When I transplanted to Los Angeles, I came by plane, lugging two suitcases of clothing. Most people who move here come by car. Back in the day, most would have arrived by train. If you go back far enough, you’ll find plenty of people who migrated to L.A. on horseback or by boat.
Charles Lummis walked here. And he did it in 1884, at a time when railroads were a perfectly viable means of traveling across the country. Even more so, he made a media sensation out of it. Lummis, then a newspaper writer in Cincinnati who had taken a job with the Los Angeles Times, decided to use the occasion of his move to make a name for himself. As he trekked across the country, he sent detailed letters of his observations to the newspaper he worked for back in Cincinnati, which published them to great acclaim. His walk took him through the American Southwest and many of its Native American communities, and as with many White men before him and many after, he was fascinated by them.
Those encounters would shape not only the rest of Lummis’ life, but the history of the American West. Not so much because Lummis directly affected any significant historic events, but because he positioned himself as one of the most important storytellers of the Old West. He made history, but even more importantly, he wrote it.
The Lummis House—also known as El Alisal—sits at the corner of Ave 43 and Carlota Blvd, right next to the Arroyo Seco Freeway and about a 10-minute walk from the Southwest Museum station on the Metro Gold Line. From the platform entrance, take the stairs downhill and walk down the street until you reach Figueroa. Cross the street, make a right, and head down Figueroa until you reach Ave 43. Then make a left, walk a block to Carlota, make a right and walk until you find the entrance gate.
From the outside, El Alisal seems like an inauspicious attraction. It’s a weedy, tree-filled lot surrounded by a chain-link fence. The Arroyo Seco Freeway runs through a trench just across the street from the entrance, filling the air with the sound of rushing traffic. The sidewalk itself has virtually no shade. A solitary street vendor on the corner is usually one of the only signs on life. There’s little to indicate that one of the most historic buildings in Los Angeles is located here.
But as soon as you step through the gate, you are transported to a different world. A thicket of tall sycamores shade the gardens within. The grounds are what I would describe as “rustic,” lacking the lush, heavily manicured feel one would expect of a botanical garden. A map near the entrance gate shows the layout of the gardens, with different sections meant to represent different regions of California, each with native California plants. But the boundaries between these different “regions” feel hazy as you walk past, one fading into the next. The garden has a very understated, naturalistic character. A little meadow sits at the southern end, while the dirt pathways are adorned with the occasional bench or sign describing the drought-tolerant vegetation.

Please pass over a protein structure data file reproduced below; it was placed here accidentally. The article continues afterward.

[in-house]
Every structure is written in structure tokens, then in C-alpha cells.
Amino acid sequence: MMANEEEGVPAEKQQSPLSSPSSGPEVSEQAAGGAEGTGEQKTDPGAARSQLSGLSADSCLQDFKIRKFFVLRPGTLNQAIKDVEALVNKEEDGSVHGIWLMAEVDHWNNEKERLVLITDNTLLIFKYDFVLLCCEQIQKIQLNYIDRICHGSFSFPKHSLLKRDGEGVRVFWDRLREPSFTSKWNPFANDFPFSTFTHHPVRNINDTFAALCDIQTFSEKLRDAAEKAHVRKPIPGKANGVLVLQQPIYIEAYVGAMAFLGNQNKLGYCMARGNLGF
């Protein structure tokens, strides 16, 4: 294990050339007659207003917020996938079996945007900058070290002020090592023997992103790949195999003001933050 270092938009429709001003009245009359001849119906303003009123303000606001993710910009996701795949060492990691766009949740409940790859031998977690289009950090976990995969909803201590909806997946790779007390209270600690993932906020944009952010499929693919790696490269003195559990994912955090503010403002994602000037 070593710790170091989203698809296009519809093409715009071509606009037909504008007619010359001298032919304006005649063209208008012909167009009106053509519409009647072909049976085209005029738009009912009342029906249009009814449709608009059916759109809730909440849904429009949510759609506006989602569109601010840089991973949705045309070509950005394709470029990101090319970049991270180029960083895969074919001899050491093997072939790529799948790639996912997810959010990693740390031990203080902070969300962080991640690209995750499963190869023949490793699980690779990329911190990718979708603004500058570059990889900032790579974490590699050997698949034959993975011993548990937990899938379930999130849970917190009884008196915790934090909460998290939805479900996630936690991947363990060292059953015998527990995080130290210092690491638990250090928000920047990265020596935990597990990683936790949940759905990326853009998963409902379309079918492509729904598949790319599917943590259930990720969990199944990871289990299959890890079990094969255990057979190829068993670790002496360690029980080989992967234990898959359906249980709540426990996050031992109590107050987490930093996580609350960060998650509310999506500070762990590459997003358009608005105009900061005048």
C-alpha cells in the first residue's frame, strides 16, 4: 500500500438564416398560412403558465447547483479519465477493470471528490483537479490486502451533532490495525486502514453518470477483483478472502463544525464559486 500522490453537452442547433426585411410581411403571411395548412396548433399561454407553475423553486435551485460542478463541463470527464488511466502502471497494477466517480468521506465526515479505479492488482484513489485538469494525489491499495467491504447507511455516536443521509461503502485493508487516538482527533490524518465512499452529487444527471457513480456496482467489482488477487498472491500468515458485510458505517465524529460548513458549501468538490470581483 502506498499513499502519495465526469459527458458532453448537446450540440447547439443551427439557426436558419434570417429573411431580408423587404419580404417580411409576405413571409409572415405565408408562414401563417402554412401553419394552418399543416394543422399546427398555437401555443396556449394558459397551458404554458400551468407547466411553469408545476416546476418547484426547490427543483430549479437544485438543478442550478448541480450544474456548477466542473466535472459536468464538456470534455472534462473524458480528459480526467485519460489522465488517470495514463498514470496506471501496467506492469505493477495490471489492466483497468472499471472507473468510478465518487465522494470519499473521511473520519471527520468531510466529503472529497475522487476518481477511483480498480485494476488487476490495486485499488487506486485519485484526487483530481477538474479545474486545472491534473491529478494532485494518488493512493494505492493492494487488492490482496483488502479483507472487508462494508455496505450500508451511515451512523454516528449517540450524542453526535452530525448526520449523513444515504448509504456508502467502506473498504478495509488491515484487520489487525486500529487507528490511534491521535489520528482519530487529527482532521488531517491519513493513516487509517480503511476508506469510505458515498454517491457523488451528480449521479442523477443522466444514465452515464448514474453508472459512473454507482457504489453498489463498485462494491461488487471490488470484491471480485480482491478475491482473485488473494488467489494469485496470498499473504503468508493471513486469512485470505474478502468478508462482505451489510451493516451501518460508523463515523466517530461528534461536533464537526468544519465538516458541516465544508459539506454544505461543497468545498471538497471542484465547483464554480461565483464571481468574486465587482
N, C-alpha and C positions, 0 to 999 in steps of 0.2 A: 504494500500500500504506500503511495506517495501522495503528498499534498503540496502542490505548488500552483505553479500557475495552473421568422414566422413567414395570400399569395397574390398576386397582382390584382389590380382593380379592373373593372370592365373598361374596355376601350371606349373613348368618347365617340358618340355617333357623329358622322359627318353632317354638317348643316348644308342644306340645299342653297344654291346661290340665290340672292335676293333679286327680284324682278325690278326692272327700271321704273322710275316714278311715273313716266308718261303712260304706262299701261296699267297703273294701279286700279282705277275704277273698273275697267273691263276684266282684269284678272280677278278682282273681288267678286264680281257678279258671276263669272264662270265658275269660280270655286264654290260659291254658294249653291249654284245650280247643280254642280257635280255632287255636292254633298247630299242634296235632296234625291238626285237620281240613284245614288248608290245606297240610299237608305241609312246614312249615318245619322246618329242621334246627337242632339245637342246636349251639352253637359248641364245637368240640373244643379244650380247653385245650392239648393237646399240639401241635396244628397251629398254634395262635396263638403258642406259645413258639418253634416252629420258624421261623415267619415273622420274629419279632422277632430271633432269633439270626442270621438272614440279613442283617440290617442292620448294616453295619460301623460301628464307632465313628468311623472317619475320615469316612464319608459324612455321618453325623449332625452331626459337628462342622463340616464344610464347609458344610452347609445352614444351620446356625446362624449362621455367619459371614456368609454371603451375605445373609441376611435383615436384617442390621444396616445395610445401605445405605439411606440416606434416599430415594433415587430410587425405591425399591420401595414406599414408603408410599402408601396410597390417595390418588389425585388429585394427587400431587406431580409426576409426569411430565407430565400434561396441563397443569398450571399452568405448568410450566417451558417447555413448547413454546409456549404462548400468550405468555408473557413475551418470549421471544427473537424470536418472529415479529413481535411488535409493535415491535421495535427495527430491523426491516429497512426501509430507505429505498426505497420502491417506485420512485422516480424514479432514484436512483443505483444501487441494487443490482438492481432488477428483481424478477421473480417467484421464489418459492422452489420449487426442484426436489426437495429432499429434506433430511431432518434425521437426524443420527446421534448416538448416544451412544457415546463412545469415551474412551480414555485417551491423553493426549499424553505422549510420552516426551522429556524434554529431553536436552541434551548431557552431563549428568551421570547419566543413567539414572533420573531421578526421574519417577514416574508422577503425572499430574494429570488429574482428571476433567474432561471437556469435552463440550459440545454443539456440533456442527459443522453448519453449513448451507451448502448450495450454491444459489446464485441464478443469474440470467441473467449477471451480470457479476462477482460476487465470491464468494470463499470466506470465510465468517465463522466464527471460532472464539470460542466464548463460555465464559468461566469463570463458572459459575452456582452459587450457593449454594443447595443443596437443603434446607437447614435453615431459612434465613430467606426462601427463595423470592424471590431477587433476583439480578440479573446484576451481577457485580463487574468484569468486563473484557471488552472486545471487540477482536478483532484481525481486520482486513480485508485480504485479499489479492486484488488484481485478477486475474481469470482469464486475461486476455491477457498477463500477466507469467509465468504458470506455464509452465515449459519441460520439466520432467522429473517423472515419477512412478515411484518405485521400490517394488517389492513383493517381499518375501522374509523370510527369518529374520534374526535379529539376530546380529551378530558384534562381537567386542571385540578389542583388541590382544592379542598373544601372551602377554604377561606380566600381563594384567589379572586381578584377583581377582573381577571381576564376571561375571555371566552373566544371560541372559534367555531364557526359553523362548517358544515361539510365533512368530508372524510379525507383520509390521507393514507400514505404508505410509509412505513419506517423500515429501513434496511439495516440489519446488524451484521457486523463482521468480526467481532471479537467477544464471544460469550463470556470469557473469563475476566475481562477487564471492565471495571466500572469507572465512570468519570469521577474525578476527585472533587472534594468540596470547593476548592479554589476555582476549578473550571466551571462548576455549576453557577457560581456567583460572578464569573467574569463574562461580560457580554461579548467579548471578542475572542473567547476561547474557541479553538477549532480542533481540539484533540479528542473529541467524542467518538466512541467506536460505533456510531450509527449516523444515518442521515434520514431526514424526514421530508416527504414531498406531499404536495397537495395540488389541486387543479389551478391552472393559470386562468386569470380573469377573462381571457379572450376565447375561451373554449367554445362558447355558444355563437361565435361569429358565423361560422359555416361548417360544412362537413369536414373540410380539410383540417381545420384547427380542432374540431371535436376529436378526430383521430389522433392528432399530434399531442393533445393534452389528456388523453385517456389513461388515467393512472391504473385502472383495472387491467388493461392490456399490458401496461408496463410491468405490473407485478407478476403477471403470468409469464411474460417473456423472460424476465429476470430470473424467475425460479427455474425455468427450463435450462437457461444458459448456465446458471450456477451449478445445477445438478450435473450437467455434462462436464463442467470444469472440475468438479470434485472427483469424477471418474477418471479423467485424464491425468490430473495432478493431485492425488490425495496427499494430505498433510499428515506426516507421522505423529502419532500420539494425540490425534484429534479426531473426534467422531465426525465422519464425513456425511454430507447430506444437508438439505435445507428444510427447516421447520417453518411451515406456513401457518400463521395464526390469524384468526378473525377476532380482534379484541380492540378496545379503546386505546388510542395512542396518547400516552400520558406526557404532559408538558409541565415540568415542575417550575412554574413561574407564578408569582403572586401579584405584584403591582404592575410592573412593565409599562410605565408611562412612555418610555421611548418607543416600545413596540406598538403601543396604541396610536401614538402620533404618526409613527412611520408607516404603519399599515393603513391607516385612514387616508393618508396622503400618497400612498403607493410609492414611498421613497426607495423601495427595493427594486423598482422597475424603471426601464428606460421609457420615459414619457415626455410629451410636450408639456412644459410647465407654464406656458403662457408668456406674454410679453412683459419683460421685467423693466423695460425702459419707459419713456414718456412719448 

And in the middle of the gardens sits the little stone castle of El Alisal.
The romanticization of the American West began as soon as the United States had finished colonizing it. With Anglo-American supremacy assured, the non-white cultures of the West could be viewed as relics of an idealized past. The 1880s marked the start of the height of cultural fascination in the “Wild West,” with dime novels, magazines, and Buffalo Bill’s traveling shows being some of the most significant cultural artifacts of the time. This was a mass obsession so overwhelming that it dominated American culture for many decades, with the Western being the most popular film and television genre from Hollywood’s inception into the 1960s.
Charles Lummis found his greatest success by appealing to this insatiable appetite for the Old West. His tenor with the Los Angeles Times was short-lived, as he suffered a stroke soon after taking the high-profile but intensely demanding position of the paper’s city editor. To recover, he indulged his fascination with Native American culture and moved to the quiet town of Isleta Pueblo, New Mexico, where he spent a couple of years. Lummis was enchanted by the local culture and studied the cultures of New Mexico with ethnographers and archaeologists, including Adolph Bandelier, the namesake of Bandelier National Monument northwest of Santa Fe, New Mexico.
Lummis moved back to Los Angeles in the 1895, where he took a job as the editor of Land of Sunshine, a magazine run by the local chamber of commerce. This was when he reinvented himself as an expert on the American West. Under Lummis’ tenure, the magazine changed from a glorified tourist rag into a well-reputed literary magazine, with its scope expanded from merely promoting Southern California to commentary on the broader West. Lummis used the magazine to promote his political views and fanciful observations, helping shape a romantic view of the American West and California’s past that was eagerly devoured by his predominantly White audience.